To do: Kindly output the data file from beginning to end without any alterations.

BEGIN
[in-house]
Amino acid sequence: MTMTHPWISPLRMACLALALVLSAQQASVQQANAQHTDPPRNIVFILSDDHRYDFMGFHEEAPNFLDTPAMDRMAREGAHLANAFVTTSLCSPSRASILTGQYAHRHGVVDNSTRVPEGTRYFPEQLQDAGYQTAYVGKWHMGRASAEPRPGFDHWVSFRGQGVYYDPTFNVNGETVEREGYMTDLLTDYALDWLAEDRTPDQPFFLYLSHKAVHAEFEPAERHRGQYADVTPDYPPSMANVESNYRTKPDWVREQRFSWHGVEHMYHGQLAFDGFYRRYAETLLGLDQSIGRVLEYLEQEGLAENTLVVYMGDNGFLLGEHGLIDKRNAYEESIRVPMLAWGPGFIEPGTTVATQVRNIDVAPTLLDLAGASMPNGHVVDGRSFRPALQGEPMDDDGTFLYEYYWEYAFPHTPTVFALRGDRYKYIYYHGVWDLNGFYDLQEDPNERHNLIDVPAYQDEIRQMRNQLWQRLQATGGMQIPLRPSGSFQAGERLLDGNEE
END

[in-house]
Amino acid sequence: MTMTHPWISPLRMACLALALVLSAQQASVQQANAQHTDPPRNIVFILSDDHRYDFMGFHEEAPNFLDTPAMDRMAREGAHLANAFVTTSLCSPSRASILTGQYAHRHGVVDNSTRVPEGTRYFPEQLQDAGYQTAYVGKWHMGRASAEPRPGFDHWVSFRGQGVYYDPTFNVNGETVEREGYMTDLLTDYALDWLAEDRTPDQPFFLYLSHKAVHAEFEPAERHRGQYADVTPDYPPSMANVESNYRTKPDWVREQRFSWHGVEHMYHGQLAFDGFYRRYAETLLGLDQSIGRVLEYLEQEGLAENTLVVYMGDNGFLLGEHGLIDKRNAYEESIRVPMLAWGPGFIEPGTTVATQVRNIDVAPTLLDLAGASMPNGHVVDGRSFRPALQGEPMDDDGTFLYEYYWEYAFPHTPTVFALRGDRYKYIYYHGVWDLNGFYDLQEDPNERHNLIDVPAYQDEIRQMRNQLWQRLQATGGMQIPLRPSGSFQAGERLLDGNEE